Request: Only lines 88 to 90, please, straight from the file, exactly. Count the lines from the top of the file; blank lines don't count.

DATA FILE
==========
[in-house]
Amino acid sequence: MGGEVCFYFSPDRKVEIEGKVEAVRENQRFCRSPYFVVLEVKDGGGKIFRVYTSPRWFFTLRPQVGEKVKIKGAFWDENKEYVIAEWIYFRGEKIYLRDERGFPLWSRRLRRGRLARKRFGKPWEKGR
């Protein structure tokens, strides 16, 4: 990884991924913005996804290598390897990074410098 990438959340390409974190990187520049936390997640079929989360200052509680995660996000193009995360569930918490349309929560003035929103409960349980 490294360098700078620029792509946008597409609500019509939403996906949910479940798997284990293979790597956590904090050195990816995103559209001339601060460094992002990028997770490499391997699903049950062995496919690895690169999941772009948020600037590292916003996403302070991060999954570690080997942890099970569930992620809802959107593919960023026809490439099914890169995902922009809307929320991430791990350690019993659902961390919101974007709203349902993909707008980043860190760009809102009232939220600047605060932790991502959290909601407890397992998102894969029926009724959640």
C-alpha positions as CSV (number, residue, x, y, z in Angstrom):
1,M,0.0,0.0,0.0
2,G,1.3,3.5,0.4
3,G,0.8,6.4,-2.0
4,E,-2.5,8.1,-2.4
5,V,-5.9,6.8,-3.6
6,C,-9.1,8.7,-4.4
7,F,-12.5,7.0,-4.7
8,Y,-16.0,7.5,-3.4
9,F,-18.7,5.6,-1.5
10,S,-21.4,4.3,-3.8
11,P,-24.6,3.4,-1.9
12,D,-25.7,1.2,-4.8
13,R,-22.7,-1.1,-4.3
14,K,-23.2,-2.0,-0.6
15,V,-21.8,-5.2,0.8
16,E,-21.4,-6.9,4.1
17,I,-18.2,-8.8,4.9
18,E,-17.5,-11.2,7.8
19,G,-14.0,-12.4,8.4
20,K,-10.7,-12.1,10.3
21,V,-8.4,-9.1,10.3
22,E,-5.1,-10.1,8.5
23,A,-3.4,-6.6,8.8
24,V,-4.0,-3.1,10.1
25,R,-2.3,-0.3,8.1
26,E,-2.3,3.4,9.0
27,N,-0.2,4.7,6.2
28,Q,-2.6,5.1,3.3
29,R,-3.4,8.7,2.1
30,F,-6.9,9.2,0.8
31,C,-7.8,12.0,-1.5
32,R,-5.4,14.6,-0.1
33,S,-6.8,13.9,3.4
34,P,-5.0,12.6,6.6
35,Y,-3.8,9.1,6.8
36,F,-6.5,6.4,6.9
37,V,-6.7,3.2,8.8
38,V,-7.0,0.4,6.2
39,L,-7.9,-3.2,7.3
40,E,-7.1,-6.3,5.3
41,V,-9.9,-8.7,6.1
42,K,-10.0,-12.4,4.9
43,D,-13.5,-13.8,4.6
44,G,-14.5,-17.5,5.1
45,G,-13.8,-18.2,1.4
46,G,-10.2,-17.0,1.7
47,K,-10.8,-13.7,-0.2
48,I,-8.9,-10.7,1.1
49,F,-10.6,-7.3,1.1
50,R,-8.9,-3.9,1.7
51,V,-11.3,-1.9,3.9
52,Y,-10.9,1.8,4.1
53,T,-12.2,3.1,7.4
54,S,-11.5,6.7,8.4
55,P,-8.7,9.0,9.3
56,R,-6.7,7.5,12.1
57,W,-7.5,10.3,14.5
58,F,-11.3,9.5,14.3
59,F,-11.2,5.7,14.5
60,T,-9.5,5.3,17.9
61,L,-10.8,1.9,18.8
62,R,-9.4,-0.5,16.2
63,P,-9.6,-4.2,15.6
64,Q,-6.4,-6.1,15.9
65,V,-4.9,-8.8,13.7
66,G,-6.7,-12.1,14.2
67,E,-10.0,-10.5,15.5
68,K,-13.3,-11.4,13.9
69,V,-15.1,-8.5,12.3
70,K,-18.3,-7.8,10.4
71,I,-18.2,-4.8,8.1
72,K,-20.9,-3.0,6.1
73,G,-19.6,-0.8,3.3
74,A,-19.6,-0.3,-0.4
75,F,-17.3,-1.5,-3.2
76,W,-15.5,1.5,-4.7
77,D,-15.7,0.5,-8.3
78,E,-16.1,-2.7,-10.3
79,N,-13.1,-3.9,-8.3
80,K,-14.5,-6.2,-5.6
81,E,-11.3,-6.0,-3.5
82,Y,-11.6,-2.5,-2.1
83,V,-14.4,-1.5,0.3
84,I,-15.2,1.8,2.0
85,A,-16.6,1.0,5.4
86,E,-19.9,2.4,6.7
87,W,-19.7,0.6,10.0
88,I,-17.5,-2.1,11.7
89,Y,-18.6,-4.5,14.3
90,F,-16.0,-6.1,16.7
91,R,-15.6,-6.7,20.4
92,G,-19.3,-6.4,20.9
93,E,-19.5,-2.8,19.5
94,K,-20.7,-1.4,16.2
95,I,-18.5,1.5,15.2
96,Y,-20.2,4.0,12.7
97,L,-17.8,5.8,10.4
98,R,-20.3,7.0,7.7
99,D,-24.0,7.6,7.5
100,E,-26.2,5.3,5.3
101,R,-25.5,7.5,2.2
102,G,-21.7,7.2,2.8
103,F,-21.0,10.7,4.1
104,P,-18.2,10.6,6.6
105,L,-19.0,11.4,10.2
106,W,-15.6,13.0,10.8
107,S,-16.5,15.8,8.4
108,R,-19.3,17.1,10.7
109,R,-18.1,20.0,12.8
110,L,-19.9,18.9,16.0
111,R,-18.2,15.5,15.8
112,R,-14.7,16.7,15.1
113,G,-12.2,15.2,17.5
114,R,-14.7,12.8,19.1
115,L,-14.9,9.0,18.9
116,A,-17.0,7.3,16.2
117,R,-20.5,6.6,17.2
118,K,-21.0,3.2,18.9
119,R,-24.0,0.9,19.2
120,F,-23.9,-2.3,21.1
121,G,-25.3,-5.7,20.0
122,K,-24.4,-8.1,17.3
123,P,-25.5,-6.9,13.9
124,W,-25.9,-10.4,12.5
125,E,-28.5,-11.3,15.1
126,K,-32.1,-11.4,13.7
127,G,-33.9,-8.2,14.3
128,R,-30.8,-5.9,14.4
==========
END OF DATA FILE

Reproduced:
84,I,-15.2,1.8,2.0
85,A,-16.6,1.0,5.4
86,E,-19.9,2.4,6.7